As the City looks to progress on two projects, facts are unclear as to what exactly is the truth. The New Britain City Journal sat down with Mayor Erin Stewart to try to clear up the issues.
Q. When the company came here did they ask for a tax abatement?
A. This was before my existence here as Mayor. It is my understanding that they did not.
Q. How much is the tax abatement?
A. The tax modification is $2.1 million.
Q. Why the change in lower taxes?
A. When I first came into office I wanted to talk Costco. I found no one was at the table for two years. We tried to broker a deal between Costco and Target. They were unable to come to a deal.
Costco comes up with a separate entrance which costs an additional $2.1 million. The land is on a hill and grading has to be done as well as light fixtures and new road improvement. There is a $2.1 million overage.
Q. Will the City be paying in anyway for the company to come here?
Absolutely not. That is one of the biggest misnomers about this project. It will not cost the taxpayers of the City of New Britain a dime. The abatement just lowers the amount we will be receiving for 7 years.
Q. What are the benefits of Costco coming to New Britain?
A. Two-hundred and fifty well paying jobs with insurance. Costco is one of the best retail employers in the nation. They also set up a scholarship account with Central Connecticut State University. They promise to make a commitment to the City of New Britain. They have certainly expressed in interest in putting their footprint in this City as they have in many others.
Q. Will they positively leave if we do not approve a tax abatement?
A. It has been said that there are inquiries to other municipalities in the Greater Hartford area about sites for a potential Costco. Costco has not threatened to leave.
Q. How will it hurt the City if they do not come here?
A. It would not create new jobs and we lose on an economic development opportunity. If they leave it would be one of the worst things that could potentially happen to the City.
Q. What are the misconceptions about this sale?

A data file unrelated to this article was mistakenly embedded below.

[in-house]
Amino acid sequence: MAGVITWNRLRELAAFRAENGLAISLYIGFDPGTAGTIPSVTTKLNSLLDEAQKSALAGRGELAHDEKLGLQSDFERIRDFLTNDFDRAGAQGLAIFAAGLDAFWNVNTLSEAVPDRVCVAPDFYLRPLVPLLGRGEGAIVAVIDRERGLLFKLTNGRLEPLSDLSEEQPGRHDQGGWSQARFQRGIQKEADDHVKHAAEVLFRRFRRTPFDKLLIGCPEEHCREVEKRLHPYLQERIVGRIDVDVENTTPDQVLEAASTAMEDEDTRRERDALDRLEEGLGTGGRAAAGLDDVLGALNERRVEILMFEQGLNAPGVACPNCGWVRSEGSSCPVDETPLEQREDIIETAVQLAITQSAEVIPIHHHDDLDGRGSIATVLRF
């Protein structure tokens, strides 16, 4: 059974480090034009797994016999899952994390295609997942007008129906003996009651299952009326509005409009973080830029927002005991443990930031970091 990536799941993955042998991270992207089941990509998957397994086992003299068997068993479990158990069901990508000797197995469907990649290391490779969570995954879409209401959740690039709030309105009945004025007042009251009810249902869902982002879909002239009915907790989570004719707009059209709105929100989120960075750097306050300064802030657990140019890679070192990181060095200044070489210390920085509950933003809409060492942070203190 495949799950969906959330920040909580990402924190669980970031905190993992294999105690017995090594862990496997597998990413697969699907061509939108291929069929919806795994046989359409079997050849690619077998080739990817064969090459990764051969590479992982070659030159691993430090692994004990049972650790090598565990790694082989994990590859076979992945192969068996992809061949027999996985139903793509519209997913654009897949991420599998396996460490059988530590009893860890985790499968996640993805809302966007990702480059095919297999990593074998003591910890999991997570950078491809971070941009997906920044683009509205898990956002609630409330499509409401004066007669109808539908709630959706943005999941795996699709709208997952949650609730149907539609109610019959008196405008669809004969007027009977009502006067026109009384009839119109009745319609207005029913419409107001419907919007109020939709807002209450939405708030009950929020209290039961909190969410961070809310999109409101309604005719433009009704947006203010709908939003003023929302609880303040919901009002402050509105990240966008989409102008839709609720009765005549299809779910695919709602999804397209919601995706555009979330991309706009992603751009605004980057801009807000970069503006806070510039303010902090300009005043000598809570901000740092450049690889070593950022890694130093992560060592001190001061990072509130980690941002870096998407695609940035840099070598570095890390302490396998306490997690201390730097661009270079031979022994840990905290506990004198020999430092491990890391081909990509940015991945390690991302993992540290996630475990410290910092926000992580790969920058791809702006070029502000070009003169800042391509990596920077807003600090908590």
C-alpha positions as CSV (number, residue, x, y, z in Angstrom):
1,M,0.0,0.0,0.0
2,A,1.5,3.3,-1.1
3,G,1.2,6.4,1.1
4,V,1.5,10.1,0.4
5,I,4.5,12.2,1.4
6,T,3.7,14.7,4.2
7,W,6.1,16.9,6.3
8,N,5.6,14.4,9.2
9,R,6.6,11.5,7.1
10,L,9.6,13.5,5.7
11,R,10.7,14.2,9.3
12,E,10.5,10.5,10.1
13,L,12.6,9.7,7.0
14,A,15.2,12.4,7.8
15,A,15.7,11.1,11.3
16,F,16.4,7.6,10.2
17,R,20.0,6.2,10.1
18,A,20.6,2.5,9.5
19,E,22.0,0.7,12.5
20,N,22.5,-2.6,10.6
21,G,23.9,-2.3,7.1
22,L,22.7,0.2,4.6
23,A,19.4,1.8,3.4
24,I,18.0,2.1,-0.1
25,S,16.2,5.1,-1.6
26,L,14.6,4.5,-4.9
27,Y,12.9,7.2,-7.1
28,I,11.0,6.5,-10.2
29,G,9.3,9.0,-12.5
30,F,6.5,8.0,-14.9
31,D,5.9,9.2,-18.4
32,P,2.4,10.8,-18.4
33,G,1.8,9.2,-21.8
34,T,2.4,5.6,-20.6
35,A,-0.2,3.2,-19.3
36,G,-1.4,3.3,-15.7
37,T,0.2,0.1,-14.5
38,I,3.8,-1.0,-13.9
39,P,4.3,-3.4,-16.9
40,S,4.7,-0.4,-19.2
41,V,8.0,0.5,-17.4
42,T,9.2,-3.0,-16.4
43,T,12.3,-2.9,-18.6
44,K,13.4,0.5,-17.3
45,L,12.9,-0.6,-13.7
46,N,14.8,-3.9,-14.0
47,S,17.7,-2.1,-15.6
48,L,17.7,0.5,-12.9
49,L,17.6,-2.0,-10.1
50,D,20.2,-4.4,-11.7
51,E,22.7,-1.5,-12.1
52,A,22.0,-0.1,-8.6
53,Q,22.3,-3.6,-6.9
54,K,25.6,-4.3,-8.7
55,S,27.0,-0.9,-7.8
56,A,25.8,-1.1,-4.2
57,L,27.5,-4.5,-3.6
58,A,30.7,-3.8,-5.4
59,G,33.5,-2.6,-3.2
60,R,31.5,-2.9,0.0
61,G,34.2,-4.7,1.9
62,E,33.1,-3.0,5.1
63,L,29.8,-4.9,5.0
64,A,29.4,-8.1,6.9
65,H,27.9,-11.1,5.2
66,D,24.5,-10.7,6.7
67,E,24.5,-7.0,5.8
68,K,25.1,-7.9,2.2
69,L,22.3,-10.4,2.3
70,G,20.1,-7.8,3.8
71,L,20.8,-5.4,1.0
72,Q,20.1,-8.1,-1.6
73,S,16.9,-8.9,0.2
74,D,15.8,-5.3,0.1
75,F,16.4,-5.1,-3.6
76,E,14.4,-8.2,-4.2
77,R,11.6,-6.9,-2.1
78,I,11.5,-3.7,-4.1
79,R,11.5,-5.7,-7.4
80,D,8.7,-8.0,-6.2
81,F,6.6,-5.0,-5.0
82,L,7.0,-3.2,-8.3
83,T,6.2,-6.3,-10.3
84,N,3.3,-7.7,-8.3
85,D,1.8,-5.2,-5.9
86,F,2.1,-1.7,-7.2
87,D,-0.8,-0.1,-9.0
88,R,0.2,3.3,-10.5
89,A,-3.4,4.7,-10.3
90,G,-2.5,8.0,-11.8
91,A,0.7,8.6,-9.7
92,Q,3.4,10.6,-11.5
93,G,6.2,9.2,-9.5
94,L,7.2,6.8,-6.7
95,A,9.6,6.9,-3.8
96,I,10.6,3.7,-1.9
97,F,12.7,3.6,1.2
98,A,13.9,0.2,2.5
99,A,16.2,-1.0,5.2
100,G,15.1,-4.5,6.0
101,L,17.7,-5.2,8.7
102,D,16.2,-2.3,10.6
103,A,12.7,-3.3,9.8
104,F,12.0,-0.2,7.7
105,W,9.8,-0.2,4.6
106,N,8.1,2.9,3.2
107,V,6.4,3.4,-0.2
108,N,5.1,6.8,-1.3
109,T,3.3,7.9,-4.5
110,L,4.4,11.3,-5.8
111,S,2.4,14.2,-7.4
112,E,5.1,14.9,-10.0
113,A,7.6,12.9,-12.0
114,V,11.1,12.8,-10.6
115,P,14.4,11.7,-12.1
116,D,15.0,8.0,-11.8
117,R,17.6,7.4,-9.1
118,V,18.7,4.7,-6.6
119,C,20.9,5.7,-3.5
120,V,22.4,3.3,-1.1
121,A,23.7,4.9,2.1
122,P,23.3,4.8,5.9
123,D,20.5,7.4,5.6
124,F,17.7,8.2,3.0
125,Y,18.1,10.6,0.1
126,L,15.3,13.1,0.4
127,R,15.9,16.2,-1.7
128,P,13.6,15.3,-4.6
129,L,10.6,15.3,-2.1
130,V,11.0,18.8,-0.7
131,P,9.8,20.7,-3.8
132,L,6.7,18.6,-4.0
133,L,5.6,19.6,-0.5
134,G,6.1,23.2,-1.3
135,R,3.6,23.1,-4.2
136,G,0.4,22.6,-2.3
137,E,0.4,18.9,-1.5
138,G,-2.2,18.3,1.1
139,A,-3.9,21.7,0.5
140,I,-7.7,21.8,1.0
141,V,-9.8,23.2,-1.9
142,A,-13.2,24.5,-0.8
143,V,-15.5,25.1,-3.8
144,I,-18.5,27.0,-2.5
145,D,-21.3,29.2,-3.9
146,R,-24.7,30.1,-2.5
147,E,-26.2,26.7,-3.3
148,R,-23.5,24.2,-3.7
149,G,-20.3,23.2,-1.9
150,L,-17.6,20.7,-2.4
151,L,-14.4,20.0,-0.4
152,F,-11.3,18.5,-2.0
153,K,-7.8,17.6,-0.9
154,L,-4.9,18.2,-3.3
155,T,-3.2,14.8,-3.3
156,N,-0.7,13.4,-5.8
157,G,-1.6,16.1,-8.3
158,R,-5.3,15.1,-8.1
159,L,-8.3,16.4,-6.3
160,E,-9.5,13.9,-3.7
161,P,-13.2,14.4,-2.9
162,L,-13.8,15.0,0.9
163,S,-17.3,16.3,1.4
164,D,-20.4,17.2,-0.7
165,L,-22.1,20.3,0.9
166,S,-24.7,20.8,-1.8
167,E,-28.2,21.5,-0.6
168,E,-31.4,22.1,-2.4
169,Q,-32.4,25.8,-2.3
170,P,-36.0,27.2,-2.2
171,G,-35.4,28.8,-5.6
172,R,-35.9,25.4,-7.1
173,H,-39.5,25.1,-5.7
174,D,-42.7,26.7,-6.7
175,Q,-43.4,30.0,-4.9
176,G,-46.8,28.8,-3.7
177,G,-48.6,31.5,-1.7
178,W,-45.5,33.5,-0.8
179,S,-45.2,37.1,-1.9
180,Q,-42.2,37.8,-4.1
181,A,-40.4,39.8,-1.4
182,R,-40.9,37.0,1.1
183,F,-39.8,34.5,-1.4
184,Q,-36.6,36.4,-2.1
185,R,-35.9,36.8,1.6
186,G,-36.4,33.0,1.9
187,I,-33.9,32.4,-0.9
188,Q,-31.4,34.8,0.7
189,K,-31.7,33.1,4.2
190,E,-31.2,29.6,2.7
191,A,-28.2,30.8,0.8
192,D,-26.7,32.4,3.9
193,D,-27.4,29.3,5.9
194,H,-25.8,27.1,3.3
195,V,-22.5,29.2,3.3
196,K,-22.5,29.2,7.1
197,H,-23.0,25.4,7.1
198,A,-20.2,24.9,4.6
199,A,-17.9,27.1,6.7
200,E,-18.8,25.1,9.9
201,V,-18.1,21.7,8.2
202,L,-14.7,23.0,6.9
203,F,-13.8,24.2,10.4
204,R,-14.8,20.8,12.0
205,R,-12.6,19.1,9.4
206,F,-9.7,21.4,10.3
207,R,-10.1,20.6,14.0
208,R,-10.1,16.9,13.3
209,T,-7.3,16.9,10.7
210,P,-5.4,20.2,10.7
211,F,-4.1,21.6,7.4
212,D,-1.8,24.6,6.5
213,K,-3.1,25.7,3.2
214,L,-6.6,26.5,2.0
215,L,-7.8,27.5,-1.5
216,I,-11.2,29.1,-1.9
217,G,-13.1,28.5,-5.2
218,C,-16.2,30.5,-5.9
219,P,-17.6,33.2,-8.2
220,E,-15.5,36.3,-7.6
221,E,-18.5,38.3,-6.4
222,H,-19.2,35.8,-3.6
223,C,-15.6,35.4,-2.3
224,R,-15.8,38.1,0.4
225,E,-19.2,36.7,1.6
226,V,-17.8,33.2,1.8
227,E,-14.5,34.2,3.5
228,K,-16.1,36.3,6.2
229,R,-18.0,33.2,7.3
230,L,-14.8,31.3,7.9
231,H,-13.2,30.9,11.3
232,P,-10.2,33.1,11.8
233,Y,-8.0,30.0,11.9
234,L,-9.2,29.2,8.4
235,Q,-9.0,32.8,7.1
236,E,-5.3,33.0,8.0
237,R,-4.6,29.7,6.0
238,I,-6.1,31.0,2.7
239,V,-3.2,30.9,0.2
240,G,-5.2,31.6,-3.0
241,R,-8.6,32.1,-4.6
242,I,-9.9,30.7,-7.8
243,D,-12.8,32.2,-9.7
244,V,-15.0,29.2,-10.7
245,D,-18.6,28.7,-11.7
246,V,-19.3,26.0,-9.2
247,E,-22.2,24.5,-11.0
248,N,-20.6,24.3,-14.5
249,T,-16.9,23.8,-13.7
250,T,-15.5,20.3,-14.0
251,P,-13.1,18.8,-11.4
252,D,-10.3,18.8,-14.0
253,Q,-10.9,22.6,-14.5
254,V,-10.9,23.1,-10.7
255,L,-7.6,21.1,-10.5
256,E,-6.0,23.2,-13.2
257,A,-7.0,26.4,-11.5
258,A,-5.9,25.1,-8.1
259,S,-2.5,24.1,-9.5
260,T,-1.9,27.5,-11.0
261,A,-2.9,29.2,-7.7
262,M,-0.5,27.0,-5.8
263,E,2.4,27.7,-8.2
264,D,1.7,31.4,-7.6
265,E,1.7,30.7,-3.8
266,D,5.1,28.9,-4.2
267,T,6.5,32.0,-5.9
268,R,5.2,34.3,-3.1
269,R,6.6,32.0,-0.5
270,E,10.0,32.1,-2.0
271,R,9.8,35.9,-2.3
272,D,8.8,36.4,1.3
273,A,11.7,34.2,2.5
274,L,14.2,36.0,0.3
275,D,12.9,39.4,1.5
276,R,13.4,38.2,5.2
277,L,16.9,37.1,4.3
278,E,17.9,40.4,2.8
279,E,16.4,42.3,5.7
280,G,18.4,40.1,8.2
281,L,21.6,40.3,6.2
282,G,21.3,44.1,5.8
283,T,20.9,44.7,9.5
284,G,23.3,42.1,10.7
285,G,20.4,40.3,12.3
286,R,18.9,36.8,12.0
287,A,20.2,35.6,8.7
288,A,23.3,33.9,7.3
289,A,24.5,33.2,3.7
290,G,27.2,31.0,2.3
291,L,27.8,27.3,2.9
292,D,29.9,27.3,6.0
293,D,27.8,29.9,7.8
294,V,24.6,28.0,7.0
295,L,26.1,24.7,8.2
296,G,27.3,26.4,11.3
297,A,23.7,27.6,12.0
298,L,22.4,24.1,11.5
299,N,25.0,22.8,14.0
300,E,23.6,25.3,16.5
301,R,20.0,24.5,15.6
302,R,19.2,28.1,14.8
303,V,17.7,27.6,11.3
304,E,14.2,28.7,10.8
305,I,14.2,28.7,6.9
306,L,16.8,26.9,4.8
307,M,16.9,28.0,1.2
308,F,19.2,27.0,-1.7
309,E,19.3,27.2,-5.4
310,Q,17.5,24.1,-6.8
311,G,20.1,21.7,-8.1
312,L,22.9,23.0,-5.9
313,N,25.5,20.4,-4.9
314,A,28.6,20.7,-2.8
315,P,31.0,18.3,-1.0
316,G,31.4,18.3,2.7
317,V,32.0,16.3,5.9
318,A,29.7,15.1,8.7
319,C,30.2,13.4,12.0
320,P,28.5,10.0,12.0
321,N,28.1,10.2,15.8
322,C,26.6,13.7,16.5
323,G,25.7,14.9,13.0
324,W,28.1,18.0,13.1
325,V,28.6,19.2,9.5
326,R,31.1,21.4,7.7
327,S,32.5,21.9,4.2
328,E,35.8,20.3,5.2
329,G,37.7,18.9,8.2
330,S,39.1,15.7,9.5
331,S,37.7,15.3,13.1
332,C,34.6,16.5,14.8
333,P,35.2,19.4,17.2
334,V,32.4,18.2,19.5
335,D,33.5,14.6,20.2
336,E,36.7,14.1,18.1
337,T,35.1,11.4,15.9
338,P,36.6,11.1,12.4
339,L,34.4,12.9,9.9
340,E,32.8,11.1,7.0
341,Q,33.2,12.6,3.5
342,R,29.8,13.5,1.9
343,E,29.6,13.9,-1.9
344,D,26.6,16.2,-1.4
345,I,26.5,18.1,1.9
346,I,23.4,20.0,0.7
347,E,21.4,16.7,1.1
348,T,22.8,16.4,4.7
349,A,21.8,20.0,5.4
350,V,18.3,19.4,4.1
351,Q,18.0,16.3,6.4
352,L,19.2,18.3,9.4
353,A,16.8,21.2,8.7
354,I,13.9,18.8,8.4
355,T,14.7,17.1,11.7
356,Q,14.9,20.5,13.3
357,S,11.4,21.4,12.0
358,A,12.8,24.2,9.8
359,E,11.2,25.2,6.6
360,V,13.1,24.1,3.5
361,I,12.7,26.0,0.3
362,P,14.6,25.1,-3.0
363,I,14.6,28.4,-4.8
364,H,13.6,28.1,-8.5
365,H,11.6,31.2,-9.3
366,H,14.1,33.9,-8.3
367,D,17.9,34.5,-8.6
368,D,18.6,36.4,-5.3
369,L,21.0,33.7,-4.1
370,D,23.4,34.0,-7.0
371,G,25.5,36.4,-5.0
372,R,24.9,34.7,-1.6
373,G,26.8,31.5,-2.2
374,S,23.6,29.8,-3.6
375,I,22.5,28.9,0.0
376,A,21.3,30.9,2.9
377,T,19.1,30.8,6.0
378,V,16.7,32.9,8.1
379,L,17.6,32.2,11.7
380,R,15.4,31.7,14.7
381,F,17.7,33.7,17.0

A. The biggest one is that it would cost the taxpayers money because of a tax modification agreement. It does not cost anyone a dime.
The state grant will come out of taxpayer’s pockets. A modification agreement on a piece of land where money never came from before, does not take money out of anyone’s pocket. You are just not getting the full potential. But, you give the company a chance to build and get off their feet and expand.
Just because they are big does not mean they have money to throw around. They stay very strict to their budgets.
Patton Brook Well
Q. Is this part of the water department properties?
A. Yes. Patton Brook Well is owned by us and sits in Southington on 0.6 acres. The well is falling apart and needs to be rebuilt. We don’t use.
Q. Is it part of a process to sell the water department to MDC or elsewhere?
A. Absolutely not. Those negotiations were terminated on my first day in office.
Q. Is it part of our safe yields plan?
A. No. Safe yield plans are a back up plan if something goes wrong at the reservoir. This is not part of that.
Q. What exactly are we selling?
A. We are selling 0.6 acres, but what we are really selling are the rights. It is registered to New Britain and Southington. The right to use the land is the real value.
Q. Why does Southington want it?
A. Southington wants it for their safe yield plan. It is their back-up. No one else could buy this. Either we sell it to Southington or they back away from it all together. If they do not buy it they will find another back up plan.
Q. How will selling it benefit New Britain?
A. It would make money for the City on property that is virtually useless for us. It’s a no brainer. We are getting $1.3 when their original offer was $200,000.
It would cost New Britain $1 million to fix it, so really it is a negative million or getting $1.3 million.
Q. Where does the $1.3 million go?
It goes back into the water department. We know the water department fund was raided by the tune of over $10 million. It is scary because when something breaks at the water department it is not cheap to fix. We can’t bond for that type of equipment because of our limitations. Any money we are able to put back into the water department for infrastructure in case of emergency is extremely important.
Q. What are the misconceptions about this sale?
A. That I am selling the water department and I am absolutely not. This is not functioning property of the water department. It is not utilized.
The struggle to sell a City asset – it has a negative value to it. I don’t consider that an asset. It’s not like a parking garage.
The amount of land is only 0.6 acres and the only place this could be sold to is to Southington. No one else can access it. No one would want to purchase it except the town of Southington.
Their lease expired June 30. We are not collecting any money on this well any longer. It was $100,000 a year.
Their originally offer was $200,000. To get them up to $1.3 million shows the value of it to them for their yield plan to the state.
The investment to fix the well is on Southington.
New Britain has numerous other back-up plans. There are many other options.
There is no threat to our water supply.
This sale increases our water department funds and that increases our water department assets. It does not decrease it.